through that transition.
“As leadership, we had to transition,”
Lehman says. “We have 8,000 people in our
region that believe we’re an airline caterer.
There has been resistance in our rank and
file and in our kitchen of saying, ‘We’re an
airline caterer — we really don’t want to
serve convenient stores, even if they make
55,000 sandwiches a day.’”
When you take on a diversification initiative, you have to help people see the benefit.
“You have a few quick wins and a few
quick successes, but it also provides the
employees with a more stable environment,” she says. “Convenient stores are
here to stay. Grocery stores are here to
stay. Theme parks are here to stay. Airlines
will be here — it’s always a question of
which ones with the rounds of mergers.”
With so many airlines merging or going
bankrupt, Lehman says it’s heartbreaking,
but her job isn’t to lament how the industry
“I have a responsibility to make sure this
company can sustain itself well after
Sondra Lehman is gone,” she says. “I want
to build a team and a company where, will
there be challenges? Absolutely, but I
believe that adding on this kind of diversifying our revenue base makes me a
stronger competitor and a better performer for my airlines. And it gives my
employees a place where they can stay and
have a career.”
While it’s taken the last three years to transition the company into using lean concepts
and diversifying its business, the result isn’t
just survival, but also leadership. LSG Sky
Chefs now owns 41 percent of the market
share in North America, it’s cash flow positive, and it’s not borrowing any money.
2007 marked the first year that it achieved
a revenue increase since 2001, earning
about 30 percent of the worldwide group’s
2.4 billion euros (about $3.4 billion).
“I came in at the bottom, which proved to be the bottom thankfully, and we inched
our way up, almost like a roller coaster,”
Now the organization is a lean catering
“If you told me I had to run 8,000 miles
today, I would flat out tell you I can’t do it,”
she says. “But if you told me that my organization had to run 8,000 miles, and I told
each person they had to run one, we could
probably get it done in about 15 minutes.
That’s the power of the LSG team.”
HOW TO REACH: LSG Sky Chefs, www.lsgskychefs.com
When Eddie Fadel came back to Ashworth Inc. as president in May 2007, he knew it wouldn’t be an afternoon stroll on the golf course.
“The company had kind of lost its way,” he says. “There was a reason they wanted me to come back.”
While Ashworth still brought in $209.6 million in revenue in fiscal 2006, its on-course golf business — by far the largest of its six golf apparel segments — was down 28 percent that year and was already down double digits in the first two quarters of fiscal 2007, as well.
“Don’t confuse activity for results,” he says. “You have to look at results. If the results aren’t what they’re supposed to be, and they aren’t meeting your expectations, you have to ask yourself why.”
Part of that answer was attributed to what the prior administration looked at.
“I think they were looking at the wrong [metrics],” Fadel says. “I don’t think they understood the industry. ... I think that everyone on that level is going to look at some kind of metrics. It’s just are they looking at the right ones? To me, the right ones are the ones that count and produce results.”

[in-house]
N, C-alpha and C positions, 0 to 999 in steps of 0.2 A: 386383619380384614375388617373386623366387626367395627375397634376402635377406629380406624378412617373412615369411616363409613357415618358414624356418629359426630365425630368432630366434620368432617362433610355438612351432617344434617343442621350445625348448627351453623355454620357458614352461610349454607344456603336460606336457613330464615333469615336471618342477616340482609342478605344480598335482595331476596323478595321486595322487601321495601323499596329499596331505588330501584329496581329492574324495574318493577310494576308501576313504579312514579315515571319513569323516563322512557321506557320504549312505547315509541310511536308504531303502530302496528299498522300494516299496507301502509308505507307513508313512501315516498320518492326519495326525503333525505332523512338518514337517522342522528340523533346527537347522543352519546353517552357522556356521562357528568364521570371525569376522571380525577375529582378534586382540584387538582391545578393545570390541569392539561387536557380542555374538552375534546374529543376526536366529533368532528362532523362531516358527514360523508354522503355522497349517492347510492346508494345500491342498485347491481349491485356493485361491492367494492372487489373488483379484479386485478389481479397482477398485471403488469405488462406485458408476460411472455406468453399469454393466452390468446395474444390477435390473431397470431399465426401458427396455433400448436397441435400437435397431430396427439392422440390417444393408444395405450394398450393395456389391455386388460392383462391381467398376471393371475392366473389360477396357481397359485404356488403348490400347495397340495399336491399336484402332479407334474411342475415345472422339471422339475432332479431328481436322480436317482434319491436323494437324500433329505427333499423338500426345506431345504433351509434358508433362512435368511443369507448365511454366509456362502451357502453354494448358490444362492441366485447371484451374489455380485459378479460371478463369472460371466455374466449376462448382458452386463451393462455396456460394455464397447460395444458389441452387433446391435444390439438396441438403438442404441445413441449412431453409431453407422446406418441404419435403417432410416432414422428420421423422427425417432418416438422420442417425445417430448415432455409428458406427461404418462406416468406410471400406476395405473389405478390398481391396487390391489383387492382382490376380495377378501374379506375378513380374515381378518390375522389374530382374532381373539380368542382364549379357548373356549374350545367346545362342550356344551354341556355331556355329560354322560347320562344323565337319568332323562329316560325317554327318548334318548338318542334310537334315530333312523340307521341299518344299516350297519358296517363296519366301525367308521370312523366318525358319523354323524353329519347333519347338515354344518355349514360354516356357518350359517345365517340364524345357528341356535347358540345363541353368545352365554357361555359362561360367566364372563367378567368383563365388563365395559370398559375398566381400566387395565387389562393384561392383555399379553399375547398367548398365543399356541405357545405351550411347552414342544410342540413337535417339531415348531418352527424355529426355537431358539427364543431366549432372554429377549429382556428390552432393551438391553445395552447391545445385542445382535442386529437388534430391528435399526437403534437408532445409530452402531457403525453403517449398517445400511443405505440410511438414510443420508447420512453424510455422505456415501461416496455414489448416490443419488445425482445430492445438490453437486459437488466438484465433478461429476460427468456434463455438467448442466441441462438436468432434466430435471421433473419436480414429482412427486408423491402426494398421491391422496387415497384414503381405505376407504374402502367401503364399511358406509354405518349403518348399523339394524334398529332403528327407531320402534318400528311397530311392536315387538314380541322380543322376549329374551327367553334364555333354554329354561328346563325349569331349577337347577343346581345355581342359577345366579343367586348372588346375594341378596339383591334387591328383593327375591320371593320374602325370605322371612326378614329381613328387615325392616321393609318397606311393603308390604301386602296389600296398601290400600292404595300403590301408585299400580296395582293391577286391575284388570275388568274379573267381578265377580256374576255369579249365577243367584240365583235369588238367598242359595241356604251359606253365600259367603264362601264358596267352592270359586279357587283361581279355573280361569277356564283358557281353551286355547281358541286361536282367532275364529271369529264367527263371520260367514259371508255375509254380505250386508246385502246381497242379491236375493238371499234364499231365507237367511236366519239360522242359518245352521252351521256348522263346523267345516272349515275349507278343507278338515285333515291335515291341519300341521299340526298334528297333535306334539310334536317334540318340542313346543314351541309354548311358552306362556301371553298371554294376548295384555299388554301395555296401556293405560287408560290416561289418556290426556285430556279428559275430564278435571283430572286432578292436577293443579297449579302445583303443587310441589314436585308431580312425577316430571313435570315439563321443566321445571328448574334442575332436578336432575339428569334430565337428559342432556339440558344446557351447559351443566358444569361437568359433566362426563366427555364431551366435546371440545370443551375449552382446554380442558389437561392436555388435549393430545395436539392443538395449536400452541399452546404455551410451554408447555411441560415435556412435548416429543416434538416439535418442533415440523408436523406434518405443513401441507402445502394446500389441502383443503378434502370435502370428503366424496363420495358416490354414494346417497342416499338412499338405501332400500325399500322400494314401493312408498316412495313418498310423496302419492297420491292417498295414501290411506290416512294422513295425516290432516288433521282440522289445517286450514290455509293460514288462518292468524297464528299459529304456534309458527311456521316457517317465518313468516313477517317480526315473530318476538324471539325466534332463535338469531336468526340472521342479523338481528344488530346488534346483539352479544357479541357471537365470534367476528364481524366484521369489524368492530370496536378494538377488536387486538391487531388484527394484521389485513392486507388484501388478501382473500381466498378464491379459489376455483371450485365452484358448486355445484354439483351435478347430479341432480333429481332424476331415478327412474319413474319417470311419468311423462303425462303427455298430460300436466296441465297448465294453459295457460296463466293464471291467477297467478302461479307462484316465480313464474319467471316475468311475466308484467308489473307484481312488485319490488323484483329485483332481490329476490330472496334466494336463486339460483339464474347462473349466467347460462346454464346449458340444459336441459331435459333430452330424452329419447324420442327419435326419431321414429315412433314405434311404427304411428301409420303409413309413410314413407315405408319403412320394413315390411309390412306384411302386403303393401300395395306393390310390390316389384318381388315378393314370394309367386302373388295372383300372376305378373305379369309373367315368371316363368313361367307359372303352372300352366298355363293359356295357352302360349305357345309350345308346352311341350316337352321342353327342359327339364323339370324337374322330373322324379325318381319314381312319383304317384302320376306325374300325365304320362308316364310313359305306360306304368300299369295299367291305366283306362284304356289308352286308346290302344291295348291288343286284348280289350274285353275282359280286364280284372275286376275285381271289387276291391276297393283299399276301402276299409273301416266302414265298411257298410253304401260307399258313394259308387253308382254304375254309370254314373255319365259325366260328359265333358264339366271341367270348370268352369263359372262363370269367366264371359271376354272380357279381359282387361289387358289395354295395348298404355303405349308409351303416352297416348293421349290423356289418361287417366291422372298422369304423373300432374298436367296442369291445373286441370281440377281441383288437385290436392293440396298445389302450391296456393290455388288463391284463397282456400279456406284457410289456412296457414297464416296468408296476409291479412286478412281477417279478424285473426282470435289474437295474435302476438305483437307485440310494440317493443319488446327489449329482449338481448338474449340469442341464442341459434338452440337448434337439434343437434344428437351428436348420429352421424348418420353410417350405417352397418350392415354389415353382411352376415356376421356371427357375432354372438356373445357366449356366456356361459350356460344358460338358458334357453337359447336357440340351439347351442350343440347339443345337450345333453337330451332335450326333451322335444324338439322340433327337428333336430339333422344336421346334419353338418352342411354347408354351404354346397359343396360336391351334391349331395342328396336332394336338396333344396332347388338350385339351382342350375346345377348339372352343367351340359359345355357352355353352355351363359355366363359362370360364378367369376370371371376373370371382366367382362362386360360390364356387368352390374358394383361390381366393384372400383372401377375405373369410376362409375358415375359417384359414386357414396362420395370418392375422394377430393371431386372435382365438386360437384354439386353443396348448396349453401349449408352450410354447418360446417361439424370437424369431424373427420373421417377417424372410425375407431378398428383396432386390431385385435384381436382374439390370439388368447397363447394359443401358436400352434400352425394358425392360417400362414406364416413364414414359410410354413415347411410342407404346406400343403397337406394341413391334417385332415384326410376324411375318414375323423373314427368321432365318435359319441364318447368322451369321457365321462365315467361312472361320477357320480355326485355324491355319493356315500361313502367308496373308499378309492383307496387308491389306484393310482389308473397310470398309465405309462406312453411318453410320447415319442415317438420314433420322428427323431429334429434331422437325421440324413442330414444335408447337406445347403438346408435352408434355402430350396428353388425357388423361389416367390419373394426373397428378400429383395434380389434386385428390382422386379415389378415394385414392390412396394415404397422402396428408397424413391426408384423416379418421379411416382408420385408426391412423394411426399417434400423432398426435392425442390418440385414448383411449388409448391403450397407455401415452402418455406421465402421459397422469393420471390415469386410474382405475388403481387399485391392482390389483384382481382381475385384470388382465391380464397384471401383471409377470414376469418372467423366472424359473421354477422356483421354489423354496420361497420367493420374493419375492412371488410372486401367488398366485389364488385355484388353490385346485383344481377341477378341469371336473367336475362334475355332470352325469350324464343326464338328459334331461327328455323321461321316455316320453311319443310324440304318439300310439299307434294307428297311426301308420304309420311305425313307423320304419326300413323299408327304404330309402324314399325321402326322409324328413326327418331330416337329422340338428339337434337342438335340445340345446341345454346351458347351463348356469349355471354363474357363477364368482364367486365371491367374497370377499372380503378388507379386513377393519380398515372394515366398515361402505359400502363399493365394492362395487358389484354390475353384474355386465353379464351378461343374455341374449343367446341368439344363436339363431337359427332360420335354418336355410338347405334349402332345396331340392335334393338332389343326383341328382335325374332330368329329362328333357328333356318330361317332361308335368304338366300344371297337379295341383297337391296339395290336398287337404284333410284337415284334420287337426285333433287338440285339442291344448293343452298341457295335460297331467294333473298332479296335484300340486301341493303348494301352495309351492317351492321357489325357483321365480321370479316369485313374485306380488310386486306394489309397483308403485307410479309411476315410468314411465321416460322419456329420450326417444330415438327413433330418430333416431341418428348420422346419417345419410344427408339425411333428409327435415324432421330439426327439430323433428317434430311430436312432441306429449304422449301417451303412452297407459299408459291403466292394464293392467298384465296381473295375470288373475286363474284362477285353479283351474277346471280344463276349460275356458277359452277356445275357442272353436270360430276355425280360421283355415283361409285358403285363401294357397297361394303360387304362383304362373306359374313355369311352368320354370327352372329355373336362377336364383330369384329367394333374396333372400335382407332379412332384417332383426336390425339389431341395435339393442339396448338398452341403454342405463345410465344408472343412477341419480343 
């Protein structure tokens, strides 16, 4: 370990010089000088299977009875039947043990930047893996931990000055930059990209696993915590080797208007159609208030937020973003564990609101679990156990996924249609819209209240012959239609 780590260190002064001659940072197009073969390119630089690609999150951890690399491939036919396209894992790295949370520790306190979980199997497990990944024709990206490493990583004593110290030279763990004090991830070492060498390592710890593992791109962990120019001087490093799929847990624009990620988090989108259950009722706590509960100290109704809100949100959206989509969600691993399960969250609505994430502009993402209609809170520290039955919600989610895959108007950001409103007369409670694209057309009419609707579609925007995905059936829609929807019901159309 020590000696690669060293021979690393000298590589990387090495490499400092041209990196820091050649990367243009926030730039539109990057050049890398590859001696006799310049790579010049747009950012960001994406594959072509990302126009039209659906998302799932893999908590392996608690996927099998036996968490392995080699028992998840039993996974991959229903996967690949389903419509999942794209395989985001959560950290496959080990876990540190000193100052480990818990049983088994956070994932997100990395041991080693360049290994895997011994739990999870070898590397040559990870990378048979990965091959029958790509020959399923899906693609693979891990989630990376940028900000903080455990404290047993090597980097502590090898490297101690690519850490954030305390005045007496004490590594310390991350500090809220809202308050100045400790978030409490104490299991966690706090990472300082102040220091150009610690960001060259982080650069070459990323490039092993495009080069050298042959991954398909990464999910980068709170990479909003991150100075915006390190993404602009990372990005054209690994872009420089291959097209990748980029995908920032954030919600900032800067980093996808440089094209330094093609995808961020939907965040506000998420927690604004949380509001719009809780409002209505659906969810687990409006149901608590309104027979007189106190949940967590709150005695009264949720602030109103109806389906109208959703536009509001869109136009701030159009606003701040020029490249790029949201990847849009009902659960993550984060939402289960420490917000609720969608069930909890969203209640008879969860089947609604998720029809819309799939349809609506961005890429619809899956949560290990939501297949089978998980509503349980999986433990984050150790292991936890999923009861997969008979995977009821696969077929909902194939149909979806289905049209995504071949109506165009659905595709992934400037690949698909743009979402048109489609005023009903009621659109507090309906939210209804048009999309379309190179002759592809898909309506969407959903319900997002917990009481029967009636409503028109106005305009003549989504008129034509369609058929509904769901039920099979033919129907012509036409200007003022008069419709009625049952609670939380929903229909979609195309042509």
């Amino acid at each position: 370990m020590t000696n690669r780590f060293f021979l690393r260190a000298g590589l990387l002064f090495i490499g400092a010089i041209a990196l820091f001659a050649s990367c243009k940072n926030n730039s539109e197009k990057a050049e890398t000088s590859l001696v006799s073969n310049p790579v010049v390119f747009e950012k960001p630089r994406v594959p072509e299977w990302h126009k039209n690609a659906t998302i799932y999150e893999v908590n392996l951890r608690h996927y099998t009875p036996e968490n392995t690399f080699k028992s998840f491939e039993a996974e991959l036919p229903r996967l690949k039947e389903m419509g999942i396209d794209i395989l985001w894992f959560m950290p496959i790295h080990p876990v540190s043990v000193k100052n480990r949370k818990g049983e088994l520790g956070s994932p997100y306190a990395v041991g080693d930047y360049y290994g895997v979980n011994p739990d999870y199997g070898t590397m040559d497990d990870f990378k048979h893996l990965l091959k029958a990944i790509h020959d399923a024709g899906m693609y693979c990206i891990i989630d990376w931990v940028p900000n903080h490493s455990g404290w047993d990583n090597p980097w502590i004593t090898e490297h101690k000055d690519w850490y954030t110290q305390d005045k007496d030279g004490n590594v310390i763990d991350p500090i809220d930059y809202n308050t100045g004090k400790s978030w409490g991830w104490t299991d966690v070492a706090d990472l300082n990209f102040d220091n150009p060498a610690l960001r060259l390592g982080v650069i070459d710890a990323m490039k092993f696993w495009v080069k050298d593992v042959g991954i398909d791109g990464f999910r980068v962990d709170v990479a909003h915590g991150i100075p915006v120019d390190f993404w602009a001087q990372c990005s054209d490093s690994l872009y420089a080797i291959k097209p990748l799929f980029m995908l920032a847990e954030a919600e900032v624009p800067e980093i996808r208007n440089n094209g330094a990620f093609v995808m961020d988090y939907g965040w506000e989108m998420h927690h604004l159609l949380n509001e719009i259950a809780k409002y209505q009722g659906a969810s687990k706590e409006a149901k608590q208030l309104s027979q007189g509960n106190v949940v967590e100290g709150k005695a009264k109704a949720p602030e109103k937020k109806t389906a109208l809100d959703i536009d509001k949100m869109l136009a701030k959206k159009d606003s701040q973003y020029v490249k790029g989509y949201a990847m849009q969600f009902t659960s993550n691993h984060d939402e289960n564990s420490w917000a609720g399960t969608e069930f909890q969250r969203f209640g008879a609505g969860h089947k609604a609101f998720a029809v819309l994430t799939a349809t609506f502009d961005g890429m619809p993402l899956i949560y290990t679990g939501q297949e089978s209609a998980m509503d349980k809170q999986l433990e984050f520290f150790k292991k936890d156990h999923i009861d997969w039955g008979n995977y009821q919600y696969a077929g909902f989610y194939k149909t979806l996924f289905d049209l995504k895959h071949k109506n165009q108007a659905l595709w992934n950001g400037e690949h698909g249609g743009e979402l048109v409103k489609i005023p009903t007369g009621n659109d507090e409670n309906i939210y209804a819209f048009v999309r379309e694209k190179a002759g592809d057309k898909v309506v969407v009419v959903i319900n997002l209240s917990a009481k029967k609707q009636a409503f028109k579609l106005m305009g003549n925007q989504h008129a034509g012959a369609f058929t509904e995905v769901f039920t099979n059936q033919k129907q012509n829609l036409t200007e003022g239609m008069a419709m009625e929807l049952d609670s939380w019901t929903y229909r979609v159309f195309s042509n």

The company had also ventured into noncore apparel arenas to try to compete with athletic companies.
“A lot of athletic brands have gone into high-tech fabrics,” Fadel says. “They snag, and they smell, and they’re hot to wear, and it’s not who we are. We’re not an athletic brand. I never got caught up in it, but the prior administration got caught up in it. They were a me-too company. They lost their way. They were trying to be like everybody else. They thought they were doing the right thing, but they did the wrong thing.”
To get Ashworth’s golf segment back on track, he knew he needed to make changes, so he went back to the basics.
“I’m a simple guy,” Fadel says. “There’s three ingredients — it’s people, it’s product and it’s brand. You have to focus on all three.”
Build a team
The first part of getting back on track was getting the people part in place, so Fadel first talked to department heads about why they thought their performance was down and whether or not they could improve.
“Sometimes, people will tell you, ‘I don’t know what to do to make it better,’ or you have people who have given up who say, ‘Well, I can’t do it,’” he says. “Then I’m going to find somebody who can. It’s OK to tell me that you don’t how to because we can figure out a way, but when you give up, I need somebody who can try.”
If you have people who don’t want to try, then replace them with people who will. While Fadel says he moved at least 30 people in, out or around the company, one of the bigger moves he made was bringing founder John Ashworth back to lead product design and direction. Having people at the top who can provide that direction is key.
“If we take from the product point of view, it’s essential that you have a visionary,” he says. “He’s a catalyst — that attracts a different quality of people.”
When people see you making personnel changes, it sends a message that things will be different, which helps you bring in better people.
“Once you get the first few pieces in place, then they know somebody else, who knows somebody else,” Fadel says. “A lot of it is word-of-mouth. That’s infectious.”
As you make changes, keep a few keys in mind.
“You have to have people that have the energy and passion and they’re doing this because they love doing it — not because they have to,” he says.
Get to know people in your organization so you can gauge who’s passionate and energetic.
“You have to connect with everyone in your organization,” Fadel says. “You never know where you’re going to find the next great person. They may be there, but you’re not using them properly. The way you do that is through communication.”